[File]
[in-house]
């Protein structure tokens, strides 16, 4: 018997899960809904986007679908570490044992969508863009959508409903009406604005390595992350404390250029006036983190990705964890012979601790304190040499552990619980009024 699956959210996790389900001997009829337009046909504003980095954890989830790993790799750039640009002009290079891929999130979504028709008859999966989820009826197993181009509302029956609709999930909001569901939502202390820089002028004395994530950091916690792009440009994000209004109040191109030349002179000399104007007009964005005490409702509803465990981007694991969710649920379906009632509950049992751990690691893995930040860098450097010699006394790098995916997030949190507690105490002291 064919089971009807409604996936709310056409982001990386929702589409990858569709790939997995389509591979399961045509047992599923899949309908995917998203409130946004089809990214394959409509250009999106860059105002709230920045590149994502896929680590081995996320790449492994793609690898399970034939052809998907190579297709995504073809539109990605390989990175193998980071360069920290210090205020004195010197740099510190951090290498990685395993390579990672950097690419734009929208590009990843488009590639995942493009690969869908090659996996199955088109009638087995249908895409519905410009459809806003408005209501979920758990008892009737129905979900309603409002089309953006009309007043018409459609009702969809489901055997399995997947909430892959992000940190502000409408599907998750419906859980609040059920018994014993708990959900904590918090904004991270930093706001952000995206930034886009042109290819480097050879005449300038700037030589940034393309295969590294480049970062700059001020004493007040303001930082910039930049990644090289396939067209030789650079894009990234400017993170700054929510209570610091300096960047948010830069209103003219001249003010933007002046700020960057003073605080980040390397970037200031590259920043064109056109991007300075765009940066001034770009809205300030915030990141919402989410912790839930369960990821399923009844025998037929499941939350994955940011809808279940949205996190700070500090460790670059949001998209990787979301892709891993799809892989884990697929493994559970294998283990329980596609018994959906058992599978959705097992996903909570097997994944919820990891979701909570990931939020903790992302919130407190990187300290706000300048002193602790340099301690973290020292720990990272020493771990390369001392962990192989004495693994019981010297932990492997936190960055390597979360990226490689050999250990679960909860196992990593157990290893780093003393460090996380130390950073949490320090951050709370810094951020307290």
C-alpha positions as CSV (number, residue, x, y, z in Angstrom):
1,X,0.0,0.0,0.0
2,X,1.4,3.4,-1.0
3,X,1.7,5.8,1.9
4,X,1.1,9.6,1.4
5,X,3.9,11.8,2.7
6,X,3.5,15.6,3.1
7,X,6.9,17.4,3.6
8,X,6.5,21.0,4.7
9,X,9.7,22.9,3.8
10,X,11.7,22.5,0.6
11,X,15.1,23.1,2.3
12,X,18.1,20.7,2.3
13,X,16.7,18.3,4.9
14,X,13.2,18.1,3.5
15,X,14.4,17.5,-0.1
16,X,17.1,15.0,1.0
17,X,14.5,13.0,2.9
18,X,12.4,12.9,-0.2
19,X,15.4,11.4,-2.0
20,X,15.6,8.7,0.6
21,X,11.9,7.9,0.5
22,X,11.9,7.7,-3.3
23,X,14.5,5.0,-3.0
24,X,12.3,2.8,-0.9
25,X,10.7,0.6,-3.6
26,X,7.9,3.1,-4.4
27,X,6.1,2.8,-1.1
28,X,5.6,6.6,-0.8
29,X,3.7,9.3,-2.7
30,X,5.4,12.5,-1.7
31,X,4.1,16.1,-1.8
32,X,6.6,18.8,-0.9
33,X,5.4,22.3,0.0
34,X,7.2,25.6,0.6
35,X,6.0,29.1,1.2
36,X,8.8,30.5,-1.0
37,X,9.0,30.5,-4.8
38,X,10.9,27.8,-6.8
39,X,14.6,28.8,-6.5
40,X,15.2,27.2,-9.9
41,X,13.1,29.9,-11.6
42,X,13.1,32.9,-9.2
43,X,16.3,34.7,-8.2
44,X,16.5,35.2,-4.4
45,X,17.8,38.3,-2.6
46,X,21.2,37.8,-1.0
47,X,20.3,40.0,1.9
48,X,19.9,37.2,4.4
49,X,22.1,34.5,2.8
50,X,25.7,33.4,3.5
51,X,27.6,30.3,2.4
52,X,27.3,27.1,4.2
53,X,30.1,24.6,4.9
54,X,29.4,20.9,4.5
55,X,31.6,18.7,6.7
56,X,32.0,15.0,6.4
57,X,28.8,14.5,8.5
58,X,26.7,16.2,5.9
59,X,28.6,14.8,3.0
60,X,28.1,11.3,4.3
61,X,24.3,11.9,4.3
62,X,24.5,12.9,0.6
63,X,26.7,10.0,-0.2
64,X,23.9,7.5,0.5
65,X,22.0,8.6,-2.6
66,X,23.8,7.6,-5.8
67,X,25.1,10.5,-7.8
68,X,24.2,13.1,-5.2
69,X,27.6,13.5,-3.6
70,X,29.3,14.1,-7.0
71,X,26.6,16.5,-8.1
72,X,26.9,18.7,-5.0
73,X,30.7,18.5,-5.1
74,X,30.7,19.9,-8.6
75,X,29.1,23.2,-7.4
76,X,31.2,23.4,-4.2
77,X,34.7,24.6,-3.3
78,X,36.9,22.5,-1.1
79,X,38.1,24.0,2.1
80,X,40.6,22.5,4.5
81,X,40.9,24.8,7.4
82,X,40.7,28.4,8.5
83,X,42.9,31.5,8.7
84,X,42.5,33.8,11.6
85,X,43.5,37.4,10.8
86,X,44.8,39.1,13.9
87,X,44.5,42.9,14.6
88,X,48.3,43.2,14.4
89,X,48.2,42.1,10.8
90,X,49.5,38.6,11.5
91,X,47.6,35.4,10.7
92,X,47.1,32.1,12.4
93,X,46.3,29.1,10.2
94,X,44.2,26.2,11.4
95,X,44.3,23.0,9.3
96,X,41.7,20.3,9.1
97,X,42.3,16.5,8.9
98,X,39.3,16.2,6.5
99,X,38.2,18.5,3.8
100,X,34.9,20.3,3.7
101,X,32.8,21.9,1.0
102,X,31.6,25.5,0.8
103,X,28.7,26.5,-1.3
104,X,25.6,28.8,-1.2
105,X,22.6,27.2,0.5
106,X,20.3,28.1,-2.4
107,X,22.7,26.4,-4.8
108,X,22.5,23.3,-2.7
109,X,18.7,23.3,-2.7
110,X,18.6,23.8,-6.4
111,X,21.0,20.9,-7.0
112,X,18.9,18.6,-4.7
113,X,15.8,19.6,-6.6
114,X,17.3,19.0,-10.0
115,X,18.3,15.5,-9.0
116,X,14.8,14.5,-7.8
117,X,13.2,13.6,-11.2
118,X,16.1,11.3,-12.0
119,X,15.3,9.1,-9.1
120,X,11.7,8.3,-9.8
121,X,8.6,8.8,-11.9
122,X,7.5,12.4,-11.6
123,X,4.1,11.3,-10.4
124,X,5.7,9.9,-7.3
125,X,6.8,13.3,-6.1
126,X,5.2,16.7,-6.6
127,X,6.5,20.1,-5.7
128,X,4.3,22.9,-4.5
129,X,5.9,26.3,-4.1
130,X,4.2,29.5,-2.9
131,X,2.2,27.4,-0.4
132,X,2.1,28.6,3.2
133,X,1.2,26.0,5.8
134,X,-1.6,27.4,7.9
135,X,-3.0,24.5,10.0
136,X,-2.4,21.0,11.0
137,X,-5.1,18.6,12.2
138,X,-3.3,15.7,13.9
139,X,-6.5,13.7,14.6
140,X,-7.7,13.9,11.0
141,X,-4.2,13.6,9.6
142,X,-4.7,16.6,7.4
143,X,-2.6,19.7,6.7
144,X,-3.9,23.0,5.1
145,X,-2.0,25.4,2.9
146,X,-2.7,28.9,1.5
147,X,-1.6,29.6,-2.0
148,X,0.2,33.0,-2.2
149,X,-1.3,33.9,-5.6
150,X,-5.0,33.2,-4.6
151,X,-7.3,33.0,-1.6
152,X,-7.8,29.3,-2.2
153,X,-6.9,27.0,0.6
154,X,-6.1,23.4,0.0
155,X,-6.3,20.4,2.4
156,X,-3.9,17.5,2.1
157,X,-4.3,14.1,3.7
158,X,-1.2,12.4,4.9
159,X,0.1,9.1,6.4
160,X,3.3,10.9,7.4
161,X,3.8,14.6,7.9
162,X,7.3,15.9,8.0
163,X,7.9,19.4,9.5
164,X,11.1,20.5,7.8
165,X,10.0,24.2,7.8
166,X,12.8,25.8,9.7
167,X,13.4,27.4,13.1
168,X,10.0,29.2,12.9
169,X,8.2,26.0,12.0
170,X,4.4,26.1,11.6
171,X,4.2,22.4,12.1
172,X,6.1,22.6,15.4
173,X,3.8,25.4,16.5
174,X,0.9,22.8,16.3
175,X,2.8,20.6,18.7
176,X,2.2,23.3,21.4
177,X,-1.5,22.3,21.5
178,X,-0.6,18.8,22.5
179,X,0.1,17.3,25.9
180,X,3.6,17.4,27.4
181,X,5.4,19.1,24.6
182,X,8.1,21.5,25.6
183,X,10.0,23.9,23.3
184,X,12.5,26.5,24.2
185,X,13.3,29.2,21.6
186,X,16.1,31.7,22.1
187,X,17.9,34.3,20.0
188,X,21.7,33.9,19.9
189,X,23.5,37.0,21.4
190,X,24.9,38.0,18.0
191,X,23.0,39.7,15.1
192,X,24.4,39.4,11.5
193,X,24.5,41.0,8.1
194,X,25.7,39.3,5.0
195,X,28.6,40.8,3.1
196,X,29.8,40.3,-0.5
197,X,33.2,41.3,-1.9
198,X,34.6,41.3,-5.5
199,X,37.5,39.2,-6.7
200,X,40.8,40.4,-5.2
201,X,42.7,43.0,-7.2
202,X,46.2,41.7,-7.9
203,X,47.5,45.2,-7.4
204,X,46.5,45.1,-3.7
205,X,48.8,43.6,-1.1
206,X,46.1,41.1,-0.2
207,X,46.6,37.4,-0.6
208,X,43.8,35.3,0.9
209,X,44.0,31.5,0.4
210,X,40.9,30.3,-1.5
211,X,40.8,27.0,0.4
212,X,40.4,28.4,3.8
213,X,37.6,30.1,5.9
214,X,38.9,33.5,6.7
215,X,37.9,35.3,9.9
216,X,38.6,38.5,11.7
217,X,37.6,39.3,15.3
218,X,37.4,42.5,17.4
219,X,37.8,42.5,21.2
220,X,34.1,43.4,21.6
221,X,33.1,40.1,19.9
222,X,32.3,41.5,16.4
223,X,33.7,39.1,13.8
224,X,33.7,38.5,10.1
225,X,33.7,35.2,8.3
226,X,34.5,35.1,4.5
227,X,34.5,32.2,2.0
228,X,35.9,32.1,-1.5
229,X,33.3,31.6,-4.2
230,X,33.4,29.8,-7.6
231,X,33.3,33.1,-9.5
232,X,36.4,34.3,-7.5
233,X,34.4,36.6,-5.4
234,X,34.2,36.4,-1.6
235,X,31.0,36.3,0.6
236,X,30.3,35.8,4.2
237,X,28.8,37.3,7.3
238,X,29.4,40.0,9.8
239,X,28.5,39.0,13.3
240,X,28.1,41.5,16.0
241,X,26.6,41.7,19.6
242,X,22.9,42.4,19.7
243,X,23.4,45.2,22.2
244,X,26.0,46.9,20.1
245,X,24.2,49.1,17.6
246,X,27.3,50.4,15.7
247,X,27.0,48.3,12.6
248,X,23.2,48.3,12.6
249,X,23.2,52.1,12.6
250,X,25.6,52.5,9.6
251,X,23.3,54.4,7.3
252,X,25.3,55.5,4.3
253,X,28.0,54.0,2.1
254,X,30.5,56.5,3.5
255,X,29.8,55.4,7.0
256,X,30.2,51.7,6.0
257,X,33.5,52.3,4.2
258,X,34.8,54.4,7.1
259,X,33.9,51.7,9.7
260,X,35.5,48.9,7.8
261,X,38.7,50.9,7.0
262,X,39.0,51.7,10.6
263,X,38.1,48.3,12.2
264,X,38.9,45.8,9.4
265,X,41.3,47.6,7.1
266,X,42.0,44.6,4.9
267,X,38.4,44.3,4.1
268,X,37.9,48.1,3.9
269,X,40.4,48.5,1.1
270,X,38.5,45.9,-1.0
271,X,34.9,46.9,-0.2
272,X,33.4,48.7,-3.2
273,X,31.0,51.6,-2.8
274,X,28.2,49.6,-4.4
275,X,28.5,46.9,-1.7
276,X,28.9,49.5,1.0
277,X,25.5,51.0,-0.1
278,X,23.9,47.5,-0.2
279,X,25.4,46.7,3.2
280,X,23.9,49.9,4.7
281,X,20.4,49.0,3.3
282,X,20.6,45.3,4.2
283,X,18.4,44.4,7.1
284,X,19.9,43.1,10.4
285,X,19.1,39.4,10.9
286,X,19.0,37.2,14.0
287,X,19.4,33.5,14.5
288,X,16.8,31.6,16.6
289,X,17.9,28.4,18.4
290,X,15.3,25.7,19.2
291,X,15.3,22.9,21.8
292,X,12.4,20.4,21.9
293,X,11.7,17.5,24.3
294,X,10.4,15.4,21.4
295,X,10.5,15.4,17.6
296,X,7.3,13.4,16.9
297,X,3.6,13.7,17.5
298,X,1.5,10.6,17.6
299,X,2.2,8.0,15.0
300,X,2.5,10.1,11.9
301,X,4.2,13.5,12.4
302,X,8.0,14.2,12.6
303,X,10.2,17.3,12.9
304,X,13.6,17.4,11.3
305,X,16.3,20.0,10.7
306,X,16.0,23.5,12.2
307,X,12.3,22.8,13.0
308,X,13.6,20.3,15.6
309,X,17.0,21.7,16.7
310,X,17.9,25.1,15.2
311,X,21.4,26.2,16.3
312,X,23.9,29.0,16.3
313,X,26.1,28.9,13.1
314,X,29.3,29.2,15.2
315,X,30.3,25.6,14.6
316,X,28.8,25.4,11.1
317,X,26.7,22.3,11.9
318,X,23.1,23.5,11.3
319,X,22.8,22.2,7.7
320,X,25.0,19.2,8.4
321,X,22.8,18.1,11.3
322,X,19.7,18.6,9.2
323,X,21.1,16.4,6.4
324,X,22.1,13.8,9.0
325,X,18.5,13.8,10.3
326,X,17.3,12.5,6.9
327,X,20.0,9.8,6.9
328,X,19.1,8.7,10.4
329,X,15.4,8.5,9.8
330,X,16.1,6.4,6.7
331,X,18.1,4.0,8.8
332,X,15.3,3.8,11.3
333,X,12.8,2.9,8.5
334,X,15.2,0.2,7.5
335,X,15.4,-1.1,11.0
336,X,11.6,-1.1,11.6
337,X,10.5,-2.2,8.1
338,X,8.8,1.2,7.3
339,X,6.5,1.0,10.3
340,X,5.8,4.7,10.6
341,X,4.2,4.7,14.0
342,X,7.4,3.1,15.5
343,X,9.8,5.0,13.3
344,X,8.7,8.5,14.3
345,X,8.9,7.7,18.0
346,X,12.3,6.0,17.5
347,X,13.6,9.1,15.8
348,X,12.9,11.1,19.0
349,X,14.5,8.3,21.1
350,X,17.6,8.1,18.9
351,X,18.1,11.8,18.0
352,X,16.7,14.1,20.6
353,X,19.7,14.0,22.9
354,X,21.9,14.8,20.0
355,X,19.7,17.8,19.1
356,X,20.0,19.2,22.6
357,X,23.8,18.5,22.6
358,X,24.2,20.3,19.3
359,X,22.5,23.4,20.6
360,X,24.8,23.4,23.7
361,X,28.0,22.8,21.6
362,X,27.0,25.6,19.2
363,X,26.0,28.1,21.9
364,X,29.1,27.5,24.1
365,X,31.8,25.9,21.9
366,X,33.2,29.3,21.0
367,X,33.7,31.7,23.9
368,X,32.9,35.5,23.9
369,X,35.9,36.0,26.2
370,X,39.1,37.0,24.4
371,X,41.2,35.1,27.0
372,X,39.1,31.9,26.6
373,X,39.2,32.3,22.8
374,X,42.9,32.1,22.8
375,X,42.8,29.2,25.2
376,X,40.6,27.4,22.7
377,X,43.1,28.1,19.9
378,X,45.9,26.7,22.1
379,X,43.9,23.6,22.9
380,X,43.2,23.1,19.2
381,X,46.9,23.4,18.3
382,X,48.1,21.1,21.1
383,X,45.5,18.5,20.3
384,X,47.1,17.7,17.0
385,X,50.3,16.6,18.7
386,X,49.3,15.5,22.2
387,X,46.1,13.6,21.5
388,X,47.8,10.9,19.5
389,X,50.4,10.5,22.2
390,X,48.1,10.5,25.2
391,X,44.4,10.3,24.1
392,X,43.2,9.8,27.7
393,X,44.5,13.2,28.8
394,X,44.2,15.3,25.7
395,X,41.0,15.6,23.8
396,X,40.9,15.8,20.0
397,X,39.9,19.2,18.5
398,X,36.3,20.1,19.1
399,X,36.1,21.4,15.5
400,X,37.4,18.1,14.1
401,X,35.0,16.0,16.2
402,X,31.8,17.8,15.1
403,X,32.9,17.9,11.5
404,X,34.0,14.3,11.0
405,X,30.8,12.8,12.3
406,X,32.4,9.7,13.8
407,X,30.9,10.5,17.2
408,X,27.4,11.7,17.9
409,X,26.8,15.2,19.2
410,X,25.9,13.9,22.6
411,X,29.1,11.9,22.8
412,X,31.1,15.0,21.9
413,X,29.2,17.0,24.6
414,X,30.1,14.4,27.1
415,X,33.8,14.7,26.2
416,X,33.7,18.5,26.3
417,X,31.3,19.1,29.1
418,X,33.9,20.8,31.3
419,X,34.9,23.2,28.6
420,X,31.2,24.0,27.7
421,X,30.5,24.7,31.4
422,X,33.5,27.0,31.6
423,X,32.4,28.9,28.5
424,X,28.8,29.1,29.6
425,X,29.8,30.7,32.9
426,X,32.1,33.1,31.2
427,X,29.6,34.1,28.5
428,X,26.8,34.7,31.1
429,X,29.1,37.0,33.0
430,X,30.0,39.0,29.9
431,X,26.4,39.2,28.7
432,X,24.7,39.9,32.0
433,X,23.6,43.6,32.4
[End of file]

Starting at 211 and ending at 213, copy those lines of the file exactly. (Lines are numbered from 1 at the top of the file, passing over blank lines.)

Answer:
208,X,43.8,35.3,0.9
209,X,44.0,31.5,0.4
210,X,40.9,30.3,-1.5